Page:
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Thread: Undergrad thesis: is it worth the effort?

  1. #1
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    Undergrad thesis: is it worth the effort?

    What are the benefits of doing an undergraduate thesis? I am interested in applying to some masters programs in urban planning - which appear to be more "professional" than research-oriented.

    Currently, I'm an undergrad student in geography and I have the option to do an undergraduate thesis instead of taking some 4th year courses. However, I am aware that doing a thesis can be a lot of work and I've heard many horror stories about it. Honestly, I would feel much more comfortable doing some 4th year courses than a thesis.

  2. #2
    Cyburbian Cardinal's avatar
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    My own feeling is that a degree with a thesis is viewed as a little more rigourous, and earns more respect. You may personally find it beneficial in preparing for a masters program, as you will gain the experience of developing methodology, researching a topic, and writing on it. Any good masters program will require extensive research-based writing. So will your job. Finally, you will potentially have something you can use as a work sample, or use as a basis to write an article or two.
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    Cyburbian joshking2's avatar
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    Thesis nightmare

    Having just completed one a few months back I can say YES they are a nightmare. However they can help you in the long run. I'm not sure if it helped me get a job but I proved to myself grad school isn't for me.

  4. #4
    Cyburbian natski's avatar
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    I did an undergrad thesis- although it is a lot of hard work and you wonder why in hell you would do it at the time, im really glad i did it- the skills you obtain through completing one definately have helped in my work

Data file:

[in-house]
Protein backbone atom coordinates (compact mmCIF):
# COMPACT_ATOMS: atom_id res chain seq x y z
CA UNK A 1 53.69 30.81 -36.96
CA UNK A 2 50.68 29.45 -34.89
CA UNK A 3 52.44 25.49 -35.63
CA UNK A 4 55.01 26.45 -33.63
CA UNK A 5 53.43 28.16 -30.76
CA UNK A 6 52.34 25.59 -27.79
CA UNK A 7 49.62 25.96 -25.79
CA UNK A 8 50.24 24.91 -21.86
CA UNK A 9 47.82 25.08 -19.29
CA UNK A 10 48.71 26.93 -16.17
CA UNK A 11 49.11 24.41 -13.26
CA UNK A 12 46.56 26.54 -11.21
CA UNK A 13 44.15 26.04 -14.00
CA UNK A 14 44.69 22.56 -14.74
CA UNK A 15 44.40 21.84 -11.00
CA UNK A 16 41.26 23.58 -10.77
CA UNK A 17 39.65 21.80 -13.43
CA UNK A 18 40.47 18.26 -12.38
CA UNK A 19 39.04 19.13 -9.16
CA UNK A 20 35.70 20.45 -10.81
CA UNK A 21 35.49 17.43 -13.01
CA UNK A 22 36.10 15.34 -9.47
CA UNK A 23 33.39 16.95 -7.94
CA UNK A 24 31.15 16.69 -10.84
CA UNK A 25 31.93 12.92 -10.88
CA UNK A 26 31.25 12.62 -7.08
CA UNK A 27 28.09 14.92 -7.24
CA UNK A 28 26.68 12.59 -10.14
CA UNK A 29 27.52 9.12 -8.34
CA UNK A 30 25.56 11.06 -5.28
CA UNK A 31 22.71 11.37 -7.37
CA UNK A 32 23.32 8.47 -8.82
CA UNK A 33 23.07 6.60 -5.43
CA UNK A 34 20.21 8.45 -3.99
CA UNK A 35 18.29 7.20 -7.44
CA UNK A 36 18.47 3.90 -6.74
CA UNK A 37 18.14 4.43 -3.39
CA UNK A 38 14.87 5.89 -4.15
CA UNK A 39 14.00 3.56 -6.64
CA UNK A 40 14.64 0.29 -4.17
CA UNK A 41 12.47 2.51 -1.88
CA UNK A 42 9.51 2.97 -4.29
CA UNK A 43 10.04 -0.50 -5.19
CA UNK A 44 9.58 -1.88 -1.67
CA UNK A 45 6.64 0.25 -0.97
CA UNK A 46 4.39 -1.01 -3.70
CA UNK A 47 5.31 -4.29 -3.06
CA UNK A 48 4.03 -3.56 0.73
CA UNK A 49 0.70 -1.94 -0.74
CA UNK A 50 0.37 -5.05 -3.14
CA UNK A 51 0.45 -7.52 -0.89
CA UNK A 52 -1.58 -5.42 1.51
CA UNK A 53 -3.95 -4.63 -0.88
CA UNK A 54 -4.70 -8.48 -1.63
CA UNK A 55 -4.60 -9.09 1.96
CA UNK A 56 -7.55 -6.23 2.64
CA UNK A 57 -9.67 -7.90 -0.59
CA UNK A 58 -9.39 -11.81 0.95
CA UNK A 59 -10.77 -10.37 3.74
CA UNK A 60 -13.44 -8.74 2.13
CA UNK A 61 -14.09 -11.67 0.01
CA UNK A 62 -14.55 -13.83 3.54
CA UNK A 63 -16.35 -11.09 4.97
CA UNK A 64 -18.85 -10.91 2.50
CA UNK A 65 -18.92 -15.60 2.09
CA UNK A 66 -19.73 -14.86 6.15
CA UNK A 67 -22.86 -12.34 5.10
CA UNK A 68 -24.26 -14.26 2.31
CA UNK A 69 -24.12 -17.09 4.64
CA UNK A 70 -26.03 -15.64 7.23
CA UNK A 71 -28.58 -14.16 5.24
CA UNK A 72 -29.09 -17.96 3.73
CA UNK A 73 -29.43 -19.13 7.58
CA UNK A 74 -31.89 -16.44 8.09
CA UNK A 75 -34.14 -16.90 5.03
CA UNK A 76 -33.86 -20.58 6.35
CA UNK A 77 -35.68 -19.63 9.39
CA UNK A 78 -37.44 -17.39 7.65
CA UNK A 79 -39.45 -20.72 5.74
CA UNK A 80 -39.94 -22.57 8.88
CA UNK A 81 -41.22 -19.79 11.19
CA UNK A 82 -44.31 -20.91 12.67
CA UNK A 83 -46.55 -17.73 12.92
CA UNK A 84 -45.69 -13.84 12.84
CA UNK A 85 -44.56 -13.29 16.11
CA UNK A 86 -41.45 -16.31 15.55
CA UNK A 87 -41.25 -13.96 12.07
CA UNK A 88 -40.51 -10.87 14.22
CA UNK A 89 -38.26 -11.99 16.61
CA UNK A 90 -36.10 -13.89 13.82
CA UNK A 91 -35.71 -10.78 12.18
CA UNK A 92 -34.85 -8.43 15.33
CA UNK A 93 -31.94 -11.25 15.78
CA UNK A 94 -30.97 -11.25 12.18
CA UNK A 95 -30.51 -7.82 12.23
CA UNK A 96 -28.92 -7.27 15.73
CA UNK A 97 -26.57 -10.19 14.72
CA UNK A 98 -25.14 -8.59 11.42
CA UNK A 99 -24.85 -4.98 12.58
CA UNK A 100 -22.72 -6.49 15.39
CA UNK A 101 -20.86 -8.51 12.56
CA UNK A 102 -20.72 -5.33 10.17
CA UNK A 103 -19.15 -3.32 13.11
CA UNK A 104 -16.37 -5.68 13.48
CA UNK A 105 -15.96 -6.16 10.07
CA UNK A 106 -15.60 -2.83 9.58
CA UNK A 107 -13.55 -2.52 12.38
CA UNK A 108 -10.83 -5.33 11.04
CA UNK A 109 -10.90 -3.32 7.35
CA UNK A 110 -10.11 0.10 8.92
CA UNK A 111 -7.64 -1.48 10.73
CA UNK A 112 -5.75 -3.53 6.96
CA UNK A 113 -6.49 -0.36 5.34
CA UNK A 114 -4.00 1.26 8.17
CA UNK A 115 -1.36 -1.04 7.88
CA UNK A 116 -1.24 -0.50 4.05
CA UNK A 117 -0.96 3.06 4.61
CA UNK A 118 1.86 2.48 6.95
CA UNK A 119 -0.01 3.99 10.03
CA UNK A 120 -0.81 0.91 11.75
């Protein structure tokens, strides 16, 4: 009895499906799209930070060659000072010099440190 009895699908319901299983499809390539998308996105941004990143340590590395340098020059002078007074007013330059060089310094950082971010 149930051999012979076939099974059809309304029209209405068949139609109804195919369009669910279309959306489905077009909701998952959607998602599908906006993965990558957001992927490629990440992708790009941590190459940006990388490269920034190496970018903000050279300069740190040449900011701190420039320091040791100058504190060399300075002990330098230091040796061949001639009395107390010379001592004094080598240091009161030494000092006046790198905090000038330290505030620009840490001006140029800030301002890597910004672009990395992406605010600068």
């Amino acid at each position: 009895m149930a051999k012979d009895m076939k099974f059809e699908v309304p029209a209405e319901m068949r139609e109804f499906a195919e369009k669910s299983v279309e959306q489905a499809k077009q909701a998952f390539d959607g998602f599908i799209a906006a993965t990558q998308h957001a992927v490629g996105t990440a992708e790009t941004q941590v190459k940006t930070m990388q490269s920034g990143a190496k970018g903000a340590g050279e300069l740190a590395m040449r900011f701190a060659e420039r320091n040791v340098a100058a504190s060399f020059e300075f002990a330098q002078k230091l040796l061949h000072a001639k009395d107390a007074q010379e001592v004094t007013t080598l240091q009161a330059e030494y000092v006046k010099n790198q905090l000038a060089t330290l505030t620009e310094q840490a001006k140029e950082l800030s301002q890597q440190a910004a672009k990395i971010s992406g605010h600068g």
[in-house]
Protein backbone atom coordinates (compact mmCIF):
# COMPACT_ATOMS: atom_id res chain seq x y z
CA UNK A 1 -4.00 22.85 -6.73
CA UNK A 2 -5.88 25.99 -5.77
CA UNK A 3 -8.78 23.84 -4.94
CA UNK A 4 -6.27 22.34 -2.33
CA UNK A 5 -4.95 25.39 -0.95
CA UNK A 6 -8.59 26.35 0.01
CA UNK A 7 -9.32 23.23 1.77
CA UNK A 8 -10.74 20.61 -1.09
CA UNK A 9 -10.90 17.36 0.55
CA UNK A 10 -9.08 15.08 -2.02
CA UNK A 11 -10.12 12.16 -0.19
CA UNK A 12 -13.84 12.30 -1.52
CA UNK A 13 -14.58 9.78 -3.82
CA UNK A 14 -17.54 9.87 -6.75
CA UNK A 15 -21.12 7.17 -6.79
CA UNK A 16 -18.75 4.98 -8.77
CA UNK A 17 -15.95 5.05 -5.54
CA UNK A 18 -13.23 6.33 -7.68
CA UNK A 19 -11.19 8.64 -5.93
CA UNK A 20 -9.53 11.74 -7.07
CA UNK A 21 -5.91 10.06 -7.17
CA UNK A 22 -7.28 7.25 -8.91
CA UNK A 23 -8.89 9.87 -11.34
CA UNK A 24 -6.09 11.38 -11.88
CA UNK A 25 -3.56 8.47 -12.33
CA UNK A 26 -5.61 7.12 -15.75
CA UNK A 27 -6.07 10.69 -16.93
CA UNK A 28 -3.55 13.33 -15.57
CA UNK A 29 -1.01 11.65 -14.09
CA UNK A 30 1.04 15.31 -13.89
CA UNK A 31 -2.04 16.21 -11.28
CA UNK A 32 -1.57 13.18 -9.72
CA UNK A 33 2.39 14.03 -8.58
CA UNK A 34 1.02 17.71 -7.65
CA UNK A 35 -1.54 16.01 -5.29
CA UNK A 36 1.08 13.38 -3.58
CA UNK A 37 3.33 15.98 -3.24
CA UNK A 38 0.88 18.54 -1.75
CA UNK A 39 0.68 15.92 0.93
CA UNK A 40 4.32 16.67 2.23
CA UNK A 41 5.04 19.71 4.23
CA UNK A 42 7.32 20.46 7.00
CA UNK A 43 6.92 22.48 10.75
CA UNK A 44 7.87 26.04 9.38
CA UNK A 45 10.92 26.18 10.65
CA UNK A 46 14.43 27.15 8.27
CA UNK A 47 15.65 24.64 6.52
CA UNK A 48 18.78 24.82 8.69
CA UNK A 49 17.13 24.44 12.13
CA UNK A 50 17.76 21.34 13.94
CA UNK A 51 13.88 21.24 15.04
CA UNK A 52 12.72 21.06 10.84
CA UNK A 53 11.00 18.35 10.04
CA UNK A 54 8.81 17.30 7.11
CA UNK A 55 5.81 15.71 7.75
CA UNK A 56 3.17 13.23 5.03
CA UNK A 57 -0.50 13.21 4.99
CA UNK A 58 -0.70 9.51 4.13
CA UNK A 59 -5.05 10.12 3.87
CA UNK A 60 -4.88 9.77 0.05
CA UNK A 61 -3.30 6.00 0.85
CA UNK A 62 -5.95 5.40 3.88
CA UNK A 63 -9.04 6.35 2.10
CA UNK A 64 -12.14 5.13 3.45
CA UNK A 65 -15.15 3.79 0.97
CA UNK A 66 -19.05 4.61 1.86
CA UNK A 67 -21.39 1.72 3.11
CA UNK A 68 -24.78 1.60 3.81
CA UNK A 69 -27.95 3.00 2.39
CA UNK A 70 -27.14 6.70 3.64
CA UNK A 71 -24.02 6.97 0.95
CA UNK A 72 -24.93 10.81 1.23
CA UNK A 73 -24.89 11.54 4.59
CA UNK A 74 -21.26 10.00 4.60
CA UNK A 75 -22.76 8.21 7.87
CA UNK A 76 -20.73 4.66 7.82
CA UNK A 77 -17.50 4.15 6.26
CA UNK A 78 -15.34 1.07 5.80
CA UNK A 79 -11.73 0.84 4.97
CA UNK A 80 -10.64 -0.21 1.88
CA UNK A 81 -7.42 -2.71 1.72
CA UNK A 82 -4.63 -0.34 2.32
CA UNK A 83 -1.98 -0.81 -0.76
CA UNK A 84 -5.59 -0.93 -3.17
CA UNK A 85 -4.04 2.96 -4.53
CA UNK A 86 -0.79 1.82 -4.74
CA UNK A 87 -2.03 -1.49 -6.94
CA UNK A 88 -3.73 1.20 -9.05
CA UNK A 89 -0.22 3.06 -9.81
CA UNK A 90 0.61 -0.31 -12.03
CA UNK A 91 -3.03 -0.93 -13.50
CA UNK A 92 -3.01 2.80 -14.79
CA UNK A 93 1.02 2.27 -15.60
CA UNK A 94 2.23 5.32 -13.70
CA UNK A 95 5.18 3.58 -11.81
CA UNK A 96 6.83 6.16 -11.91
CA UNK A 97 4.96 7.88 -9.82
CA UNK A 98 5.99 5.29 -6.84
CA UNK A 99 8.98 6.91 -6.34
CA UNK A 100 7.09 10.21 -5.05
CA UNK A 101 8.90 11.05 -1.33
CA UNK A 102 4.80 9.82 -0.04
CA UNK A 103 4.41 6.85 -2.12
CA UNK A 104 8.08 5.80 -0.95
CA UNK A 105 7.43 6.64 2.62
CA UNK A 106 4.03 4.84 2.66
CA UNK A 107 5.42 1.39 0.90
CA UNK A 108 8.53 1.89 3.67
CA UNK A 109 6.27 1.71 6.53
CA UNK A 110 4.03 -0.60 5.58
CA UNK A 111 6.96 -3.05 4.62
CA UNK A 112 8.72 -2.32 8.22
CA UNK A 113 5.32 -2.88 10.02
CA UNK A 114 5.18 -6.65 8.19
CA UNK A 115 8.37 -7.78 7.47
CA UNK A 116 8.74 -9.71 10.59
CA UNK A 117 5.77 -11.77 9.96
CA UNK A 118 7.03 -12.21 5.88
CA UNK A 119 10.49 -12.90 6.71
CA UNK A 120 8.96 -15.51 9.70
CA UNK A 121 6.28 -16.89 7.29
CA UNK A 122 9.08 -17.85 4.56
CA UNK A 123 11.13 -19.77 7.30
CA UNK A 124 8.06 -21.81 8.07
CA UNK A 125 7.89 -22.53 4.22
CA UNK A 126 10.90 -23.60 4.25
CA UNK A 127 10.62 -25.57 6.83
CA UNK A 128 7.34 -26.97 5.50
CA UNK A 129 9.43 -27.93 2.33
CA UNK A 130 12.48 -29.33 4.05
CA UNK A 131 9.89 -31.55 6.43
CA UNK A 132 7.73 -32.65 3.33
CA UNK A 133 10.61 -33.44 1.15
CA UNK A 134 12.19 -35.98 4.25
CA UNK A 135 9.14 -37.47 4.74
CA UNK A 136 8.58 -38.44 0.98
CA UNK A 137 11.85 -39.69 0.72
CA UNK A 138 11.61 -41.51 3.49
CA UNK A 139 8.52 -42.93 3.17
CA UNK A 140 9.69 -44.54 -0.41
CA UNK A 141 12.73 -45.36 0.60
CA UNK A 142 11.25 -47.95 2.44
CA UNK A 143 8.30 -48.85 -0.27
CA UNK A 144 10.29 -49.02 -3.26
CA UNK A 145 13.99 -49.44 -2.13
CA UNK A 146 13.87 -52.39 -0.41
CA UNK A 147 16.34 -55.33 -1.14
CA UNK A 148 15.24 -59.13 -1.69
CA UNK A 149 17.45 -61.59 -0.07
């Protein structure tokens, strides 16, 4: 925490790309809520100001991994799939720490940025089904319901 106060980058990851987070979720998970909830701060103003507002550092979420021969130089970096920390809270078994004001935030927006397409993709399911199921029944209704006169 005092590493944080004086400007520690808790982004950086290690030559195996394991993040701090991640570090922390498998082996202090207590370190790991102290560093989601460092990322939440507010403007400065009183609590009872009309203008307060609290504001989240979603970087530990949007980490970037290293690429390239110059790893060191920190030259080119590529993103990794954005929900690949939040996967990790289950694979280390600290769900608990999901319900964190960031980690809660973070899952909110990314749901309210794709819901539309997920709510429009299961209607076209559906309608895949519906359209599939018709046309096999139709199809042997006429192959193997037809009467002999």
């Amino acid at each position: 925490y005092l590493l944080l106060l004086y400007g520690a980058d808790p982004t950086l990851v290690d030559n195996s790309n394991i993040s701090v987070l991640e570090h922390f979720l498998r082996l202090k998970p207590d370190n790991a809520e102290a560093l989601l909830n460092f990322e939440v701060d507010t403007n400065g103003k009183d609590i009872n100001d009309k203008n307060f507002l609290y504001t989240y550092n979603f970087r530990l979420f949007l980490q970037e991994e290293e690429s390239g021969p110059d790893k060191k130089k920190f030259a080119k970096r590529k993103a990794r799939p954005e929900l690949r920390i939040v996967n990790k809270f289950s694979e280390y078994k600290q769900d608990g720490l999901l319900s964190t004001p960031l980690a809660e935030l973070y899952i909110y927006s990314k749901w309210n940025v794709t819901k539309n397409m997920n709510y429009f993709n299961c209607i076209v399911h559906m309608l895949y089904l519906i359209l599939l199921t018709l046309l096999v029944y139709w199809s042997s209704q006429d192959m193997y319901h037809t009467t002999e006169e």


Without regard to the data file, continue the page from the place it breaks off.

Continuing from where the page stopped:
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  5. #5
    Cyburbian
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    While I think a thesis is more 'rigorous', you're also opening yourself up to writing a bad thesis and then having graduate admissions officers reading it. I'd rather have them read an 'A' on a transcript than an undergraduate thesis. That's the practical reality. The standards for grading an undergraduate paper are different than for a thesis or professional paper, so you're essentially trying to impress with your first shot.

  6. #6
    Forums Administrator & Gallery Moderator NHPlanner's avatar
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    Didn't have an option. A thesis was required for my undergrad degree. Didn't hurt that I won an award for it though, and I believe it made my degree stand out a bit more when I was looking for that first job.
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  7. #7
    Cyburbian
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    Write the thesis